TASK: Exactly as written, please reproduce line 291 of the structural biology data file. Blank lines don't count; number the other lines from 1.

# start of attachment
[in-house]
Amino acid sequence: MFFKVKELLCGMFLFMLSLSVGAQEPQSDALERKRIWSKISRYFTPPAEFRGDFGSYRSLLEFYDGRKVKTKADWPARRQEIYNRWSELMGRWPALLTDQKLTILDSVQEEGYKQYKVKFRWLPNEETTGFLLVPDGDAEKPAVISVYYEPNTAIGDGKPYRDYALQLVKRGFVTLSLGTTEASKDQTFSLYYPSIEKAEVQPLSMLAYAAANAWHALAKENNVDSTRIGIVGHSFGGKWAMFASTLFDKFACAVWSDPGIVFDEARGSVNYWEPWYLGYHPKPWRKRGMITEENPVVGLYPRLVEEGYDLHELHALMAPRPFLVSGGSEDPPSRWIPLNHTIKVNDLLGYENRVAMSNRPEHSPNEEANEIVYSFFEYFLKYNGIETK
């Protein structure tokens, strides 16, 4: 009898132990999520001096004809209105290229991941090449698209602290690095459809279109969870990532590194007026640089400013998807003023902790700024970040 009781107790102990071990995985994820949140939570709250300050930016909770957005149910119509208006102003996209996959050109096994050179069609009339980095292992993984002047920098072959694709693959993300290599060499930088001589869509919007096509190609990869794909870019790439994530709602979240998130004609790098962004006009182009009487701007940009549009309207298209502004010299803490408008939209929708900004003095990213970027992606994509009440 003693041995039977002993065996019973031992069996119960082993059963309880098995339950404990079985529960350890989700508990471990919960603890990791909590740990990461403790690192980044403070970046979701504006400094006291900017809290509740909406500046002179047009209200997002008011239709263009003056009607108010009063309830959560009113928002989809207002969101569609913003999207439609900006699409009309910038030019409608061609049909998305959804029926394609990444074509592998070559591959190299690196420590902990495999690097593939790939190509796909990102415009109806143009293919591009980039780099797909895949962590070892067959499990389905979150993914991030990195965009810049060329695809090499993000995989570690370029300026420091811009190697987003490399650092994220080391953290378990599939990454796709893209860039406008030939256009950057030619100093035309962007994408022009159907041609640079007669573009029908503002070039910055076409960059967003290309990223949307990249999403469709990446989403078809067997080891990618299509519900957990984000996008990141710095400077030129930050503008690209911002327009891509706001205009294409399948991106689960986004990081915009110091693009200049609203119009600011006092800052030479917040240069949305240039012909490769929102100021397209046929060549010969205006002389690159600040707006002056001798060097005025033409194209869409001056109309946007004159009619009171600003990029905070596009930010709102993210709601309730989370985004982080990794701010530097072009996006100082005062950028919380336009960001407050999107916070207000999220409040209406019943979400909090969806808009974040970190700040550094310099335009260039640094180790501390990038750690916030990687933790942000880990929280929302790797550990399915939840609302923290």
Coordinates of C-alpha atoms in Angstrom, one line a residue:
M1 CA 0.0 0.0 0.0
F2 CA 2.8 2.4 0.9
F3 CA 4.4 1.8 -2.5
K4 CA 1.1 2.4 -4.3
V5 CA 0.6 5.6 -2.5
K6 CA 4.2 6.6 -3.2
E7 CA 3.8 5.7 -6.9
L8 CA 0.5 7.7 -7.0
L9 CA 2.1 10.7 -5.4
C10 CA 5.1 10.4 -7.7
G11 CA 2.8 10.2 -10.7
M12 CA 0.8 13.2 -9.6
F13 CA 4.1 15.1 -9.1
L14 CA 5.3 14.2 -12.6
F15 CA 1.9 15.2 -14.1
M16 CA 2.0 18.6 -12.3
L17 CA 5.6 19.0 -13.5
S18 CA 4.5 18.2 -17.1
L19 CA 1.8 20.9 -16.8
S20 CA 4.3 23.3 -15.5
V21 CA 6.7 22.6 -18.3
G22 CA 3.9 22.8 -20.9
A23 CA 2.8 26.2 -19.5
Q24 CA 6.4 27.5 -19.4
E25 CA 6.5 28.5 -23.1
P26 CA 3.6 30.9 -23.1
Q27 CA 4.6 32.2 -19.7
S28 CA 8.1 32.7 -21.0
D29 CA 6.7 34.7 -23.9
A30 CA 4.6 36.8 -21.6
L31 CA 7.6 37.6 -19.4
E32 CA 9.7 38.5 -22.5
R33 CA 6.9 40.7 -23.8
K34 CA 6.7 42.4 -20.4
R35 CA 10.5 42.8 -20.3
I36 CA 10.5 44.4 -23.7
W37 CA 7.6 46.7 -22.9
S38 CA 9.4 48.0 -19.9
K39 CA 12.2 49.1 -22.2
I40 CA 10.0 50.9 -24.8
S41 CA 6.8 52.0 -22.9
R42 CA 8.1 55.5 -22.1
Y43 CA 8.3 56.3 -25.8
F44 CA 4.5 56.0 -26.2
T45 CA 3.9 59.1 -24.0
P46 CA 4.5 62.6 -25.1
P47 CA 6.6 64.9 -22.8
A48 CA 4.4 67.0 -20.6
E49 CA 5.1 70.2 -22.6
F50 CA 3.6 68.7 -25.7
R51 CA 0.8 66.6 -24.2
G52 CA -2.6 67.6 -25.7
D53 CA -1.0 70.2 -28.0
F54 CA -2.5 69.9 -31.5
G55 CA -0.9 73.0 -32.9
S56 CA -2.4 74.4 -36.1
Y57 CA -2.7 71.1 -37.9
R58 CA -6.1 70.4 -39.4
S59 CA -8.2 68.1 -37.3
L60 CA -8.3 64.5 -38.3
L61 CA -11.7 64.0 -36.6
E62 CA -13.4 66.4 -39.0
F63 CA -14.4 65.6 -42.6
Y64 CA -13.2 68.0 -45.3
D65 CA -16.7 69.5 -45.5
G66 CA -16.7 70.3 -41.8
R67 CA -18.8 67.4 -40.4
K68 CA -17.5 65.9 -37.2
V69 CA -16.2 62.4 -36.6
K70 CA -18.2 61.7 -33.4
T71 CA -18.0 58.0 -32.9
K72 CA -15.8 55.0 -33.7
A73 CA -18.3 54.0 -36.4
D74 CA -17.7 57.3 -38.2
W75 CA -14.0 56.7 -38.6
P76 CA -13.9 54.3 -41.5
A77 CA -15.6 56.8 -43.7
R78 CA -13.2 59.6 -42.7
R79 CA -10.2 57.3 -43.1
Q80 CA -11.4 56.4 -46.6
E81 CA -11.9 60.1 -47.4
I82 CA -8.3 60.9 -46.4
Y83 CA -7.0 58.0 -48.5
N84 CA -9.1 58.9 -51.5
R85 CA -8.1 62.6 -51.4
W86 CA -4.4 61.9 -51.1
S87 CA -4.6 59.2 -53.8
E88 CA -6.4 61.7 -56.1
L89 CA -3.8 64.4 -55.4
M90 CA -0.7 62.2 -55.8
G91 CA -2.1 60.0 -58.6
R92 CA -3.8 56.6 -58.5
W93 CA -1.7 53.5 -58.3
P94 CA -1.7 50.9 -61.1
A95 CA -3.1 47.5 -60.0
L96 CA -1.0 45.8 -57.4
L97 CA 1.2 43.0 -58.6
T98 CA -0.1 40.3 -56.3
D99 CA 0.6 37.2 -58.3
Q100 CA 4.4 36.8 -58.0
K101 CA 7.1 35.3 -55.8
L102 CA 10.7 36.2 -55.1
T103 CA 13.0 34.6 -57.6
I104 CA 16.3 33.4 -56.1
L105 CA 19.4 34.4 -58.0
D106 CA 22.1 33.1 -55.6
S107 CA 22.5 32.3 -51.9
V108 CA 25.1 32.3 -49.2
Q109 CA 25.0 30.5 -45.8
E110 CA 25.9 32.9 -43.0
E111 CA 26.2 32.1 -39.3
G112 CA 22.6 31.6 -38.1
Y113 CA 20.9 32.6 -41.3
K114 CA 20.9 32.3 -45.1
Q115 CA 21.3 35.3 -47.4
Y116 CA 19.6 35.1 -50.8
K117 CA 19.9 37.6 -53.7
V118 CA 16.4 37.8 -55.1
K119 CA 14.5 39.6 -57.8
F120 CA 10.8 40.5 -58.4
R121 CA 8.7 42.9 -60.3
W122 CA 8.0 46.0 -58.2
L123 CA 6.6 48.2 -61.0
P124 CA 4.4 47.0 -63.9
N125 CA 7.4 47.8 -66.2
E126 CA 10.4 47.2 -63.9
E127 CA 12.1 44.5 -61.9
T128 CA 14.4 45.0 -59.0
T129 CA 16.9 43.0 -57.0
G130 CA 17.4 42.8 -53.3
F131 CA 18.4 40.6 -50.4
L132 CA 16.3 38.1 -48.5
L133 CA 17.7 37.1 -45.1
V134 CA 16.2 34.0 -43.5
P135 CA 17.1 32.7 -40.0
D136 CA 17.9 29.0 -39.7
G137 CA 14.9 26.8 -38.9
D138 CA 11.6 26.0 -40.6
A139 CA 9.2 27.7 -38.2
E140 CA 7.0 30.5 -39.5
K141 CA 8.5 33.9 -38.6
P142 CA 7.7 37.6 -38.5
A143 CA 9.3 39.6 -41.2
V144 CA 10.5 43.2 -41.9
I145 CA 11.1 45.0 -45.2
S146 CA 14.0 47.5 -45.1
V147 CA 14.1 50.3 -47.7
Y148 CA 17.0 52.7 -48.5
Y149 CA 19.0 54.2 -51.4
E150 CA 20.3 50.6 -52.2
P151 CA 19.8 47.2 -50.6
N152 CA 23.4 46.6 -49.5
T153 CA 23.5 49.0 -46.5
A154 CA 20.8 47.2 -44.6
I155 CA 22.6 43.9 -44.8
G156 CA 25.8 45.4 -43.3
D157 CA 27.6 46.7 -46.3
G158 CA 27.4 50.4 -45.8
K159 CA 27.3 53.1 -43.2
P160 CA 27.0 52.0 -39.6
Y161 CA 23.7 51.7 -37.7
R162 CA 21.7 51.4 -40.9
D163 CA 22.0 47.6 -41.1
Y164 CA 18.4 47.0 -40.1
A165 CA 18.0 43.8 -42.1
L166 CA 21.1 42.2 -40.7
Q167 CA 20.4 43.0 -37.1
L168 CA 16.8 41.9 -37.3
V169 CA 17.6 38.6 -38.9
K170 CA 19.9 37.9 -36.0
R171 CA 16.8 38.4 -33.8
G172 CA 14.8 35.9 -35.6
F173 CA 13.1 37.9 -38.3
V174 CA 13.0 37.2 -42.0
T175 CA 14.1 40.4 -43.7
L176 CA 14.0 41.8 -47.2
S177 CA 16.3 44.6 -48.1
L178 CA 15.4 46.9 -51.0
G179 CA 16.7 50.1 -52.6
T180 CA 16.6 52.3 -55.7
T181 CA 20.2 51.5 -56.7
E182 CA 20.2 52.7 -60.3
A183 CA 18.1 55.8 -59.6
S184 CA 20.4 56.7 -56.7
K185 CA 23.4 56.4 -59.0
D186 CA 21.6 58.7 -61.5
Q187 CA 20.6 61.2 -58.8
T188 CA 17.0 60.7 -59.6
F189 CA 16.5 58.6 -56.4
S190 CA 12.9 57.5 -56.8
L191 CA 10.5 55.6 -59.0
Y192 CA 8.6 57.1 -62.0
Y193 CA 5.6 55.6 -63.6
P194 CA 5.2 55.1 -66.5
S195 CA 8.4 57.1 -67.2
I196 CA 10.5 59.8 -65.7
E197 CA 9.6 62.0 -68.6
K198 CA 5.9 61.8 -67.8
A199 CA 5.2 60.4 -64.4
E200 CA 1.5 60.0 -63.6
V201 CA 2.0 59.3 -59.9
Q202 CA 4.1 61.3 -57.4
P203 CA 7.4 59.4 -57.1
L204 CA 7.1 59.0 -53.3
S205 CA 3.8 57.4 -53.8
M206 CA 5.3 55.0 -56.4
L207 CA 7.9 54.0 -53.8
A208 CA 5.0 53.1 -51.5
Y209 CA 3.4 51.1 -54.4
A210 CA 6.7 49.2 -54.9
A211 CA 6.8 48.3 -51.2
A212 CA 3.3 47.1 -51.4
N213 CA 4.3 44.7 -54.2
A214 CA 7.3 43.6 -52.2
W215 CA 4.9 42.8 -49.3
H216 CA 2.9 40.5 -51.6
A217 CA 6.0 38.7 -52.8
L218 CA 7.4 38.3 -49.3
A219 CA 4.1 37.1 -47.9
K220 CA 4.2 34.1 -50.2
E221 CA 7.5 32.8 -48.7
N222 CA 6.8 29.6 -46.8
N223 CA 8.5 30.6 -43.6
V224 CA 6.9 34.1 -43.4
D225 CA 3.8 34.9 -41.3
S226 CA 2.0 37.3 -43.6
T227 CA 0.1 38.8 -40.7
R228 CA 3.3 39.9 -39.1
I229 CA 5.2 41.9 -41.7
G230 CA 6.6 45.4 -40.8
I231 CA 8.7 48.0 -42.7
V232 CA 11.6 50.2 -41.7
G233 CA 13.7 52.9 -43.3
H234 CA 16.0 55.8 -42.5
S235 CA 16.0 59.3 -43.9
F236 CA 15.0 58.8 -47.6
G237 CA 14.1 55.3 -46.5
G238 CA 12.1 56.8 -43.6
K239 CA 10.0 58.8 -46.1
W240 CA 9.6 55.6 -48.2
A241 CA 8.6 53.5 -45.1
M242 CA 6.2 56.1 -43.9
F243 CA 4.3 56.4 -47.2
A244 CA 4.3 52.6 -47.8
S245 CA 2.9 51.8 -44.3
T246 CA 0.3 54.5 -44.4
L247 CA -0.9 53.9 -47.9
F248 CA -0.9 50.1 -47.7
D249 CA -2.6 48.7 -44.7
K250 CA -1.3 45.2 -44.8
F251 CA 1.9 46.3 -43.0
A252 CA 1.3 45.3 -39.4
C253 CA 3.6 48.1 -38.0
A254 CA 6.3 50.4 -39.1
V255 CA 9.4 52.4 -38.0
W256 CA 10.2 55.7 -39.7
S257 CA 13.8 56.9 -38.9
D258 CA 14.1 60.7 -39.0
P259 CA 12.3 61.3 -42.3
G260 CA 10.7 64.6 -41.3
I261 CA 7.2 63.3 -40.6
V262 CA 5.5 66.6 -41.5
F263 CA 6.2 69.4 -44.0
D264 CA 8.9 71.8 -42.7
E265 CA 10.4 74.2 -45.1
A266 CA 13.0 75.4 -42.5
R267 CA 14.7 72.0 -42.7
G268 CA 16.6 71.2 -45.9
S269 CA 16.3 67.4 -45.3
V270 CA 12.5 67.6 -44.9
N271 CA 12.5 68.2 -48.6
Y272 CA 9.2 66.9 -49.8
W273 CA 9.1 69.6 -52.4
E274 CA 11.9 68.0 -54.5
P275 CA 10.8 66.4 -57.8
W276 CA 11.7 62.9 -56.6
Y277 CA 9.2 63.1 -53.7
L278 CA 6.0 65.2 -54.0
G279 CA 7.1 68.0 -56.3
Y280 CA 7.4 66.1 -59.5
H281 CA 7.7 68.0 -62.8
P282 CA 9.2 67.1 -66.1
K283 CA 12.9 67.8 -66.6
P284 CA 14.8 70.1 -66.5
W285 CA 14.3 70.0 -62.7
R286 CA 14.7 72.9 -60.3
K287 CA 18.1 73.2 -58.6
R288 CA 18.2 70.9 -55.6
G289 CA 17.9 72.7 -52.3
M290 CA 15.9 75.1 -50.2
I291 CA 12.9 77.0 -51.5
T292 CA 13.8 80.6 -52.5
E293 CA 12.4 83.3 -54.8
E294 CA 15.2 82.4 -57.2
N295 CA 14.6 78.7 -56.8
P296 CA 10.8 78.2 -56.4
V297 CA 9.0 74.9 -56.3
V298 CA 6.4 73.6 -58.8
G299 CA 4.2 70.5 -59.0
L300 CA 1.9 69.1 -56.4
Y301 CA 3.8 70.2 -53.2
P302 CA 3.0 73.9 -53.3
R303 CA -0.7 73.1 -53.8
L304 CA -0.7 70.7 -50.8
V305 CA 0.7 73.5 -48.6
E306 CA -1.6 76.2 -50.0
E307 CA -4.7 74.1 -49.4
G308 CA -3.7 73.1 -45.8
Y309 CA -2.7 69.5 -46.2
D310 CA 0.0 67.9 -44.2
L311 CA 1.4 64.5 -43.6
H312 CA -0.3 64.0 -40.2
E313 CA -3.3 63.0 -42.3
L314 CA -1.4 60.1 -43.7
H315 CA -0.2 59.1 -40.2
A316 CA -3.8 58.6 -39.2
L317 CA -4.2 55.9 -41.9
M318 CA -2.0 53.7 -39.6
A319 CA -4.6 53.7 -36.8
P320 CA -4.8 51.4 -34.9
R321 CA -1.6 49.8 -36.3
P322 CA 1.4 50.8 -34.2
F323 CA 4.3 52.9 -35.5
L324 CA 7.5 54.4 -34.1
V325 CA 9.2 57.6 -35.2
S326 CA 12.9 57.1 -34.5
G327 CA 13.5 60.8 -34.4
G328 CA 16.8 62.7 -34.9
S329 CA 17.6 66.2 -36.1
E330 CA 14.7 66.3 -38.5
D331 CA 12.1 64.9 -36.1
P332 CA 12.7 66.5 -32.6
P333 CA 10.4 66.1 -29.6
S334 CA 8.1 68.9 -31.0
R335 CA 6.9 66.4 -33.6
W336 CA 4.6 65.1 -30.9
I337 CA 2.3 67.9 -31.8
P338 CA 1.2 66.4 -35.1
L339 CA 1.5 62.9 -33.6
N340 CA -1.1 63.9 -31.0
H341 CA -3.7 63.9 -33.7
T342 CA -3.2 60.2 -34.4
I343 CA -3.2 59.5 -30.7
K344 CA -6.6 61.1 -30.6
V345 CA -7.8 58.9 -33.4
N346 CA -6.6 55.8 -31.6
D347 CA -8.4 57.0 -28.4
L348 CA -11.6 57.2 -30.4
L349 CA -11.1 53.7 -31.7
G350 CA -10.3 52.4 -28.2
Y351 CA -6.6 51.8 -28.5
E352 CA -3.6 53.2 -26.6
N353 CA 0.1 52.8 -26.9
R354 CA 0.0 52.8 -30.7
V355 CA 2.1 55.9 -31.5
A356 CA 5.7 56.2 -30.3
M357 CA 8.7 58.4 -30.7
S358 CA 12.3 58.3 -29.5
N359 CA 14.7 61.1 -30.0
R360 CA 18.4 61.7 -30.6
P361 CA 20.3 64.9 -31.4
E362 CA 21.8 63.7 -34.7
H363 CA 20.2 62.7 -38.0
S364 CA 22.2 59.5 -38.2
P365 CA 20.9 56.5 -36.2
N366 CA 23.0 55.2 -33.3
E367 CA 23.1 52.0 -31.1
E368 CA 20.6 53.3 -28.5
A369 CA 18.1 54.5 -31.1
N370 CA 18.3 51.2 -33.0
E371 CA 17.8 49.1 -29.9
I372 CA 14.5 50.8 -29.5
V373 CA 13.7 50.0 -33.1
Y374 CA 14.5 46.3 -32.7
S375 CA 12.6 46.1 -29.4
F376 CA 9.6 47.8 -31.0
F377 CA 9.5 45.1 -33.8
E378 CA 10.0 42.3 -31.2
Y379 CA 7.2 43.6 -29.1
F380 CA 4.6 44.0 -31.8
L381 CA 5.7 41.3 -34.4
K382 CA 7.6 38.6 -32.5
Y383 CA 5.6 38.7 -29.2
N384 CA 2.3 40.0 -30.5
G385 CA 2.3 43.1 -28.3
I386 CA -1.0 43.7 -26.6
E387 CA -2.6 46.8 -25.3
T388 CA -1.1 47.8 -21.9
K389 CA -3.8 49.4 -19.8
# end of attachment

K287 CA 18.1 73.2 -58.6